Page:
Mark Gaier and Clark Frasier take home the Silver Spoon award.
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Mark Gaier and Clark Frasier

Monica Velgos / May 2013

Food Arts presents the May 2013 Silver Spoon Award for sterling performance to chefs/owners Mark Gaier and Clark Frasier, who, 25 years ago, dug in heels and spades in a small New England seaside village to create Arrows, their unique spin on an idyllic garden-supported restaurant. Learning from the seasons’ ebb and flow how to face challenge with gratitude and work/life balance, these two business-and-life partners renew their commitment to their guests year after year as they innovate authentic farm-to-table dining as few have done in the United States.

It was a wintry day in 1988 when Gaier and Frasier, exhilarated from their turn at Jeremiah Tower’s Stars in San Francisco, first visited the much-neglected colonial farmhouse on 5 acres in Ogunquit, Maine, which they would name Arrows. Sensing tremendous potential beneath the glistening snow on the building’s roof and windows, they emptied their savings and maxed out their credit to nurture the property into the beautiful restaurant of their dreams. “A lot of money was needed to be put into the building and to upgrade the grounds and lighting,” says Frasier. “When we built the wine cellar and remodeled the kitchen the first time, we did it all ourselves.”

But what became their signature wasn’t actually in the business plan. “We started our garden because, as chefs, we were frustrated by the quality and lack of variety of the produce we could get in the area,” Gaier says. Now an intensely cultivated acre (which they no longer Roto-Till themselves) filled with lettuces, vegetables, and exotics like lemongrass and Asian greens, the garden and greenhouse provide 95 percent of the produce for Arrows and 30 percent for MC Perkins Cove, a bistro with dramatic sea views they opened in 2005. “We’re really proud that it’s the real deal,” Frasier says of his and Gaier’s efforts. Their industry peers agree, awarding them with the James Beard Award for Best Chefs Northeast 2010.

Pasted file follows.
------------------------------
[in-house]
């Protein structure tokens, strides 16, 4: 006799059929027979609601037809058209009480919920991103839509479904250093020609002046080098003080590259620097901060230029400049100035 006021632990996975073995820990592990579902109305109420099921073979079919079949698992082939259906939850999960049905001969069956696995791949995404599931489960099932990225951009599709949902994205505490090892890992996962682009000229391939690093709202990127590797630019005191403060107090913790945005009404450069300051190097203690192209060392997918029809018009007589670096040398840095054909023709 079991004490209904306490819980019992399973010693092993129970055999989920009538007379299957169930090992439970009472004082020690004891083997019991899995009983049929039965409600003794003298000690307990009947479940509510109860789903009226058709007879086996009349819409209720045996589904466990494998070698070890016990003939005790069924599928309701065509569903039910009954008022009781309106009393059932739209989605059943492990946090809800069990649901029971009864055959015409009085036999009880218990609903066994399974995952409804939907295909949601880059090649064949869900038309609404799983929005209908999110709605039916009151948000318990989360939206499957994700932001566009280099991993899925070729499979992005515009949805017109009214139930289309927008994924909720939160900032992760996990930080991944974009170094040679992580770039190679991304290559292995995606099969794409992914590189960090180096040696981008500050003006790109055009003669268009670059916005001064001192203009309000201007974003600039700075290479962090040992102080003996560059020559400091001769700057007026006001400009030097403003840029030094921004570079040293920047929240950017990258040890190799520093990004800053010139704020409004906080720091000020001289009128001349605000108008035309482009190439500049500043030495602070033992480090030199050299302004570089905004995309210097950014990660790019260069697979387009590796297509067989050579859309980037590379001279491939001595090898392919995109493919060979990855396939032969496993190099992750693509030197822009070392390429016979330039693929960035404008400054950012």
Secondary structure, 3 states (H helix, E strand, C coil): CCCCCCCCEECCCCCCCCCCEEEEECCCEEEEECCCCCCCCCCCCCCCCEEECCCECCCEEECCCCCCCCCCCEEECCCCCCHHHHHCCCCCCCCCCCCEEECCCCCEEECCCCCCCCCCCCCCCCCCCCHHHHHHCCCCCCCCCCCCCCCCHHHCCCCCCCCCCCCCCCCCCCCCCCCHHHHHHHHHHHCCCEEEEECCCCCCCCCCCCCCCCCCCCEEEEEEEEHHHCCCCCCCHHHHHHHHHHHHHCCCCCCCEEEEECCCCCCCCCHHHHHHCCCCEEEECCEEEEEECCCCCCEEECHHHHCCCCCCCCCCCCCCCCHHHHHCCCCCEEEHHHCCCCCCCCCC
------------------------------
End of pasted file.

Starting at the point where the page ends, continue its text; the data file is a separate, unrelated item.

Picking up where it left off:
Maintaining the romance—and guest interest—is the heart of operations when an area’s population fluctuates between 60,000 and 800. Eclectic serving pieces, craftsman decor, and evocative lighting make a visit to Arrows on even a rainy November night feel gorgeous. Theme dinners provide locals with entertainment options in the off-season. And keeping flowers in the bathroom and staff on full salary during the recession “was a good signal to send to guests,” says Frasier. “This year we’re bringing trolleys to the dining room,” he continues. “Staying within the tradition, but keeping it a step ahead.”

Gaier and Frasier now switch between the two kitchens, but untether themselves to travel regularly. This fall’s itinerary includes a bike tour through Myanmar. “Taking care of ourselves is important to us. And it’s fun,” says Gaier. They also work on their relationship, which clearly benefits from Maine’s quieter, more natural, setting. “Mark’s taught me a lot about taking a genuine interest in the people you work with,” Frasier says.

Gaier adds: “Clark helped me prioritize and stay organized. It’s helped my self-confidence in my personal and professional life, I gotta say.” They’re also grateful to have a dynamic former staff on hand to run MC Medici Ristorante & Bar in the Renaissance Boston Waterfront Hotel they’ll open this fall. “We’re always focused on making our life together, as well as our business life together, better,” says Frasier. “And that takes a lot of tending.”